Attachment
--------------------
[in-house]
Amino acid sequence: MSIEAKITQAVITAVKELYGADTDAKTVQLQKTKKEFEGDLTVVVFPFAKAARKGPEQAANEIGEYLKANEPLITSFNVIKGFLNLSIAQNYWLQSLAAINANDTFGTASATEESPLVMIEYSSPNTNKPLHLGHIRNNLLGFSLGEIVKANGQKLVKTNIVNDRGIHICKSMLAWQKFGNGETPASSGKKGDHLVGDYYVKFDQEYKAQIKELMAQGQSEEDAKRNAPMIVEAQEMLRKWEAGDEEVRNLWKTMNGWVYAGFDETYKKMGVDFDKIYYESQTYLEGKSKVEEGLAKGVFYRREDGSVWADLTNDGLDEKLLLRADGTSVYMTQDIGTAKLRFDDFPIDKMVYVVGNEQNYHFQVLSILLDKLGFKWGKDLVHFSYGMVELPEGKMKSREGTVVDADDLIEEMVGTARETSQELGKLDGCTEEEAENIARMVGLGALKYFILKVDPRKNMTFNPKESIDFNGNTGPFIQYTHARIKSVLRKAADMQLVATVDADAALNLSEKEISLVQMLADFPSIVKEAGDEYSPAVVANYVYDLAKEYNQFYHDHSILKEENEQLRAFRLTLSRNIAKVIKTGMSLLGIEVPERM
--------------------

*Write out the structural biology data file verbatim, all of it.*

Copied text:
[in-house]
Amino acid sequence: MSIEAKITQAVITAVKELYGADTDAKTVQLQKTKKEFEGDLTVVVFPFAKAARKGPEQAANEIGEYLKANEPLITSFNVIKGFLNLSIAQNYWLQSLAAINANDTFGTASATEESPLVMIEYSSPNTNKPLHLGHIRNNLLGFSLGEIVKANGQKLVKTNIVNDRGIHICKSMLAWQKFGNGETPASSGKKGDHLVGDYYVKFDQEYKAQIKELMAQGQSEEDAKRNAPMIVEAQEMLRKWEAGDEEVRNLWKTMNGWVYAGFDETYKKMGVDFDKIYYESQTYLEGKSKVEEGLAKGVFYRREDGSVWADLTNDGLDEKLLLRADGTSVYMTQDIGTAKLRFDDFPIDKMVYVVGNEQNYHFQVLSILLDKLGFKWGKDLVHFSYGMVELPEGKMKSREGTVVDADDLIEEMVGTARETSQELGKLDGCTEEEAENIARMVGLGALKYFILKVDPRKNMTFNPKESIDFNGNTGPFIQYTHARIKSVLRKAADMQLVATVDADAALNLSEKEISLVQMLADFPSIVKEAGDEYSPAVVANYVYDLAKEYNQFYHDHSILKEENEQLRAFRLTLSRNIAKVIKTGMSLLGIEVPERM